…On a bright morning, we gathered outside the Rixos hotel in the town of Duhok.  “Candle In The Wind’ was playing in the lift as I checked in the previous night, and ‘Hey Jude’ as I sat down to breakfast.  Shielded from the road by blast barriers, we were briefed by James Willcox, whose company Untamed Borders socializes n taking people to places most other people don’t want to go.  Standing beside him was Peter, ex-army, accompanying us as security and medical escort.  No one suggested that he was here because I was so old, but I couldn’t help sensing that he was keeping an eye on me.  I, in turn, was determined to pretend I was 29, not 78.

If you want a signed copy, Palin will happily send you one through his website.

(9) TOM MADDOX HEALTH UPDATE. Tom Maddox’s wife Mary told his Facebook followers he’s had a stroke:

Tom is in the hospital (ICU) after having a severe stroke. He is unconcious and may not wake up the doctors say at present. The doctor told me if he lives he will go to a nursing home for critical care. I am beyond grief stricken and am going everyday to the hospital and he is restless but when I am there he sleeps peacefully.

(10) TOM CHMIELEWSKI (1952-2022). Science fiction writer Tom Chmielewski died in June at the age of 70. The family obituary is here.

He worked in the field of journalism beginning in 1975, and worked at the Kalamazoo Gazette from 1987-1997. After leaving the Gazette, he worked as a part-time instructor at WMU; started a monthly publication called Great Lakes Stage, which covered theatre in the Midwest; and served as editor of Trains.com, an online publication based in Milwaukee that covered model railroading, one of his passions.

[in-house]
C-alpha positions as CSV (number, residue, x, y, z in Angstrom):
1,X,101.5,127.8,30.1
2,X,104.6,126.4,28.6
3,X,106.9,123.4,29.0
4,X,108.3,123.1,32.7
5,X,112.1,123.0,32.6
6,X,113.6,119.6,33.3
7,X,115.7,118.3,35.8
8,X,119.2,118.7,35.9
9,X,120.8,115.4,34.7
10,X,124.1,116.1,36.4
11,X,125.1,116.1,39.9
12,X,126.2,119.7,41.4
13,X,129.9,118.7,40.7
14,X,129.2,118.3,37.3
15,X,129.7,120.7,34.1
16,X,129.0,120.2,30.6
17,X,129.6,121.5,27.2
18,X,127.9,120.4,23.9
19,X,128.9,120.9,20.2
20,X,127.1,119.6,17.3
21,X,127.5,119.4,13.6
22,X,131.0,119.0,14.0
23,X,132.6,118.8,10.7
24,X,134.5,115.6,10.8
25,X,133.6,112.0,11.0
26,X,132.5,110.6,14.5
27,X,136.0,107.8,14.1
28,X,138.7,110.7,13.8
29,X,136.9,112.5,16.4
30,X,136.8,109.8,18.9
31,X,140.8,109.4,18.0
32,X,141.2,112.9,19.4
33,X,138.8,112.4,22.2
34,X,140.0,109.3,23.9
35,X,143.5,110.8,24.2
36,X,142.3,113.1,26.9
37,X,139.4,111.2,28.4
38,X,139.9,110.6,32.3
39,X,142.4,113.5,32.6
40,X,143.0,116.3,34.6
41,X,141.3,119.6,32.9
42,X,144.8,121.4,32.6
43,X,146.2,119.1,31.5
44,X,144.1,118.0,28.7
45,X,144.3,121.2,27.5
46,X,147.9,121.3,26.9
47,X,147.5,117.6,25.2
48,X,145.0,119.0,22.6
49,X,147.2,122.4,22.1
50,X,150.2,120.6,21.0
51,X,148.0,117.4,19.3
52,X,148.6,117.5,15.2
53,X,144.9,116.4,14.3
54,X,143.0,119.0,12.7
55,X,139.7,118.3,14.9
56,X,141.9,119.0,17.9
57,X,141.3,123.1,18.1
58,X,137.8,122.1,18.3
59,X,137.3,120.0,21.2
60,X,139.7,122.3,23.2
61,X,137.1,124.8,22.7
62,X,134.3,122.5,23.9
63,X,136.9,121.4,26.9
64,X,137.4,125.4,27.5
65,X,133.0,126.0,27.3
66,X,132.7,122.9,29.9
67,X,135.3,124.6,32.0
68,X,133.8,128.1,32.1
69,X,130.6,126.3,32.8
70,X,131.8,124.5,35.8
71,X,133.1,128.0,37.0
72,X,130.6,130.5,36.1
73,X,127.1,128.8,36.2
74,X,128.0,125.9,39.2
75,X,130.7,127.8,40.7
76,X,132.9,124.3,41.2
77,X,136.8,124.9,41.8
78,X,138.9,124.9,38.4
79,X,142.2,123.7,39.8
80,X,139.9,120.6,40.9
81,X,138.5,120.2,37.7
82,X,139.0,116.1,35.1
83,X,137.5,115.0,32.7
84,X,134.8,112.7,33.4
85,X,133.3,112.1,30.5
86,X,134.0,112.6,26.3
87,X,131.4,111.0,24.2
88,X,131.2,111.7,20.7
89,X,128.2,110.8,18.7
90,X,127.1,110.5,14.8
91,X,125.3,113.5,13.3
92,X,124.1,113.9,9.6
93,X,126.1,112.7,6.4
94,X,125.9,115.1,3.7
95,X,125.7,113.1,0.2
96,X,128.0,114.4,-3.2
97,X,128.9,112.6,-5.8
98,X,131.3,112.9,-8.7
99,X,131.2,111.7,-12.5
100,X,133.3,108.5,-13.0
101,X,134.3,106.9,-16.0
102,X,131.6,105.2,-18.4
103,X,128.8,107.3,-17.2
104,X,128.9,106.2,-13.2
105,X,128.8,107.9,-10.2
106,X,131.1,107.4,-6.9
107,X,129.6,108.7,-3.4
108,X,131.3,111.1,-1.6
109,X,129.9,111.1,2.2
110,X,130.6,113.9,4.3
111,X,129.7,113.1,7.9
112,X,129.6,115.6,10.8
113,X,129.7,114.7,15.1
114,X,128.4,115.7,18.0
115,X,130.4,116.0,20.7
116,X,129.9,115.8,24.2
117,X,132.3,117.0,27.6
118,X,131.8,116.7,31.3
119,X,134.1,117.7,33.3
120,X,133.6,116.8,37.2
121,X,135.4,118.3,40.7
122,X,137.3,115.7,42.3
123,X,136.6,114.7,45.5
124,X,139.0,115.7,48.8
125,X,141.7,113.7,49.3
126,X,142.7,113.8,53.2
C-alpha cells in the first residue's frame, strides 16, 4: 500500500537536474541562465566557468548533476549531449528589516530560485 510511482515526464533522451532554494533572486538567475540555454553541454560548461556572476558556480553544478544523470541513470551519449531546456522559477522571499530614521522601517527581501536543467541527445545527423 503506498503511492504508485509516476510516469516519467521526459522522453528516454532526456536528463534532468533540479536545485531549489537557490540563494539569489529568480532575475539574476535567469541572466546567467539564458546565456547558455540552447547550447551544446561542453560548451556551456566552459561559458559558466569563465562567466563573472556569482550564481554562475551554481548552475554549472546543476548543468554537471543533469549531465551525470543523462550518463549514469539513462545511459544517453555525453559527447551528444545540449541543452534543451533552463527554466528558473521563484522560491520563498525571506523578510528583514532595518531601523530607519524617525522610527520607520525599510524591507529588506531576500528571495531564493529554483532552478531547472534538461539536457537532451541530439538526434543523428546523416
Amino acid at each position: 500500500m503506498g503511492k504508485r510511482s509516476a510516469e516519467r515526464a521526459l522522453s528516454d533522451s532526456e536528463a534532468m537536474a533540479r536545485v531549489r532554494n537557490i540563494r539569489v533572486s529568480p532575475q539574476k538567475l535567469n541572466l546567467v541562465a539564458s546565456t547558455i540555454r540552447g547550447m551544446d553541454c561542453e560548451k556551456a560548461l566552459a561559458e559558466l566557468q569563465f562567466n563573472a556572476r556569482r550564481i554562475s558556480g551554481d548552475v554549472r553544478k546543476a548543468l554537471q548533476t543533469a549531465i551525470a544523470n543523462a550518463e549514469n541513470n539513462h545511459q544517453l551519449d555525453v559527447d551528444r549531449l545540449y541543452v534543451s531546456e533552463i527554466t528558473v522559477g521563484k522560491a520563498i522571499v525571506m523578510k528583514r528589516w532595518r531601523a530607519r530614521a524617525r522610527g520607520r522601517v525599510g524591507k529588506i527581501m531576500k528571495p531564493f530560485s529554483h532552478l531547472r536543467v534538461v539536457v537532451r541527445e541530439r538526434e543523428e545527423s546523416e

He was a member of the Clarion workshop class of 1984. He served as Treasurer to the Clarion Foundation from 2016-2022, where he did tremendous work behind-the-scenes for the Foundation, including supporting their Thon fundraiser for numerous years.

He published his first novel Lunar Dust, Martian Sands in 2014 through his company, TEC Publishing, followed by two more novels in his Mars trilogy, Rings of Fire and Ice (2018), and The Silent Siege of Mars (2019). He created and released an audio drama, “Shalbatana Solstice,” a prequel to his first novel, that was later broadcast by the BBC.

Chmielewski is survived by his brothers and sisters-in-law, four nieces and a nephew, and his former wife, Susan Lackey.

Contributions may be made to the Tom Chmielewski Memorial Fund, which is designated for older writers who wish to attend Clarion, set up in his honor by the Clarion Foundation. To make a donation, go to theclarionfoundation.org (if donating online, designate your contribution for Tom’s fund by sending an email to [email protected] You may also mail a check made out to The Clarion Foundation to 716 Salvatierra St., Stanford, CA 94305-1020.)

(11) MEDIA BIRTHDAY.  

1987 [By Cat Eldridge.] Thirty-five years ago, what might indeed be the sweetest damn film ever released premiered today in The Princess Bride. Yes, I’m biased. 

Based off the exemplary novel of fourteen years previously by William Goldman who adapted in the film here, I need not detain the story here as I know there’s not a single individual here who’s not familiar with it. If there is anyone here with that hole in their film education, why are you reading this? 

It’s streaming on Disney + right now and you can rent it pretty much everywhere. Go and then come back here! 

It’s a very sweet love story, it’s a send-up of classic adventure tales, it’s a screwball comedy, it’s a, well, it’s a lot of things done absolutely perfectly. Did I mention sword fights? Well I should.